The restoration of the Western Flyer has been a labor of love, aiming to preserve its historical integrity while transforming it into a state-of-the-art ocean research vessel. Once fully restored, the Western Flyer will embark on research and educational journeys along the West coast of the United States and Mexico, offering unique learning opportunities to students and scientists alike.

The convergence of Steinbeck’s literary legacy, Ricketts’ marine biology, the Western Flyer’s seafaring history, and the creation of surfboards from its wood honor the past while embracing the future. As the Western Flyer sets sail once again, its legacy will continue to inspire adventurers, ocean lovers, students, conservationists, and surfers for decades to come.


About Ventana Surfboards & Supplies

Ventana has the highest bars for artisanship and environmental responsibility. They create hollow-framed, reclaimed wood surfboards, bodysurfing handplanes, eco surf apparel, and sustainable surf supplies that are loved by adventurers and collectors everywhere. The Ventana team lives and works in Santa Cruz, California where they test their products on some of the most challenging waves on the planet. Ventana donates at least 5% of profits to ocean conservation including to the Ventana Ocean Conservation Scholarship.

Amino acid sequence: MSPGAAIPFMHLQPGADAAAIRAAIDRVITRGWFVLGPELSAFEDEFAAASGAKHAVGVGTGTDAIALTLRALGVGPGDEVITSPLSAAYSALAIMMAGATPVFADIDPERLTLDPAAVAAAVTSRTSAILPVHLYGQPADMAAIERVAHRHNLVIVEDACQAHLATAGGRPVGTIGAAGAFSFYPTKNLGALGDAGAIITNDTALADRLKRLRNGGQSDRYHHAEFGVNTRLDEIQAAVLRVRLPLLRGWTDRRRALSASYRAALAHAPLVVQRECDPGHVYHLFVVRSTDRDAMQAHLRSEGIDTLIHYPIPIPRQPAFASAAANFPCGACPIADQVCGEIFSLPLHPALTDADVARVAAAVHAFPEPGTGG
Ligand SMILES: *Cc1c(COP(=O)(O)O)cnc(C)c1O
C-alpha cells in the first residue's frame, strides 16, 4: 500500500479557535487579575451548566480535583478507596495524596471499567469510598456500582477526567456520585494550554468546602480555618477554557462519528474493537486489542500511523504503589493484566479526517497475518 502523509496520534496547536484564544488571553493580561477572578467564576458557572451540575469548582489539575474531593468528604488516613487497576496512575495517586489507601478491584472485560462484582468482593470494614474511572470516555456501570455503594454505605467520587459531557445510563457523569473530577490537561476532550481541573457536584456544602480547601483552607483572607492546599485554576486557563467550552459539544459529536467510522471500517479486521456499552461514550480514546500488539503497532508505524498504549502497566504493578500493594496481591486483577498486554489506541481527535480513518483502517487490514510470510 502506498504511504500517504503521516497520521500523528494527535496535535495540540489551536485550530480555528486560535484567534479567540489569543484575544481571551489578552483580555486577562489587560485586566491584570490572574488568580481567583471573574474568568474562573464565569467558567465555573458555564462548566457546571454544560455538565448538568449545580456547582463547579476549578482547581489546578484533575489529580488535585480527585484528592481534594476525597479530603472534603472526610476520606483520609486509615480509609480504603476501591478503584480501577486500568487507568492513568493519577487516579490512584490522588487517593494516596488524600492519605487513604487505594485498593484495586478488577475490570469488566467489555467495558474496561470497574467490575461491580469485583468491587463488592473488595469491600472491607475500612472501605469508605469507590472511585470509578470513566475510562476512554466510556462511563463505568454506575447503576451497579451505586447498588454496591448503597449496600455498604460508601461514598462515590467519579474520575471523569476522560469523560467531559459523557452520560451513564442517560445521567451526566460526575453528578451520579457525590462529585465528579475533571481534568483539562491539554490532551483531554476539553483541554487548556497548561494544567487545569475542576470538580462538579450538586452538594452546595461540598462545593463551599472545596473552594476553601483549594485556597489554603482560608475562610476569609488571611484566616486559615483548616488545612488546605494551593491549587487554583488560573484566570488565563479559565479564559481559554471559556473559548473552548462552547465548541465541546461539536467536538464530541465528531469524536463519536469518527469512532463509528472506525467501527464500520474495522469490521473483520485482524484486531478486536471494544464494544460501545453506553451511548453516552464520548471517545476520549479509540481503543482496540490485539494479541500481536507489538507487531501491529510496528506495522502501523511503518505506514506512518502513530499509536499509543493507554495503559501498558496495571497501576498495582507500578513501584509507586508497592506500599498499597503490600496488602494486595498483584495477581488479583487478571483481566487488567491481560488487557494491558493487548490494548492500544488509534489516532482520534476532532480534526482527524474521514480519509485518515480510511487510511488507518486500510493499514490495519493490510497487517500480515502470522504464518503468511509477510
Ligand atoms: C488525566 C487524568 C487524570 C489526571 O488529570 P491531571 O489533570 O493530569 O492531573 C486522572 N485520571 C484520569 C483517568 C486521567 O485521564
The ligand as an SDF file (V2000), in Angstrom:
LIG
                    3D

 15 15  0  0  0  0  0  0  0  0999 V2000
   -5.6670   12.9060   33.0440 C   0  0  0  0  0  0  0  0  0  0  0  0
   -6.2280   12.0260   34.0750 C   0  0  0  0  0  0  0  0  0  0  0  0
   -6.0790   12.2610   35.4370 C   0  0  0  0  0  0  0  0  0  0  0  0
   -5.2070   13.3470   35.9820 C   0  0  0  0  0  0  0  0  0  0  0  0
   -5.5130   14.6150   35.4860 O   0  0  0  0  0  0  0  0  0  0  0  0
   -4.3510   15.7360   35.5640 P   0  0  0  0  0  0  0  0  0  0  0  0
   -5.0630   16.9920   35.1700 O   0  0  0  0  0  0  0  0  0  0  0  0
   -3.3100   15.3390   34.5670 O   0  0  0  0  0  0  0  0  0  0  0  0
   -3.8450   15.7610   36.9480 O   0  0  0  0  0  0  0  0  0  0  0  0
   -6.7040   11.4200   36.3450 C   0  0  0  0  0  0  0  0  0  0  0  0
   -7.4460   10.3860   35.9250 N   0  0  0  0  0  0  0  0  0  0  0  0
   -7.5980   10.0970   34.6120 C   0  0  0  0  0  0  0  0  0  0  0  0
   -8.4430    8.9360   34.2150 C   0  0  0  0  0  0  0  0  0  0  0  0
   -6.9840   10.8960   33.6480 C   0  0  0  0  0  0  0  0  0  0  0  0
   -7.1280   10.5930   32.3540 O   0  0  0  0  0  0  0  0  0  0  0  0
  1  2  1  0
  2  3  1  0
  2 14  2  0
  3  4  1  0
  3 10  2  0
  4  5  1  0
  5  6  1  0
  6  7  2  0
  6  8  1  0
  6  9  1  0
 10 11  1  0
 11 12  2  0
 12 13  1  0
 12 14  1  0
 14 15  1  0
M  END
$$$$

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About the Western Flyer Foundation

The Western Flyer Foundation’s mission is to “stir curiosity” by connecting art and science in the spirit of John Steinbeck, Ed Ricketts, and their journey on the Western Flyer.  The organization aims to inspire deeper appreciation of marine environments; see the world through the lenses of both science and art; and understand our community’s place in a larger world. The Foundation’s educational programs provide creative outreach opportunities both on land and aboard the Western Flyer.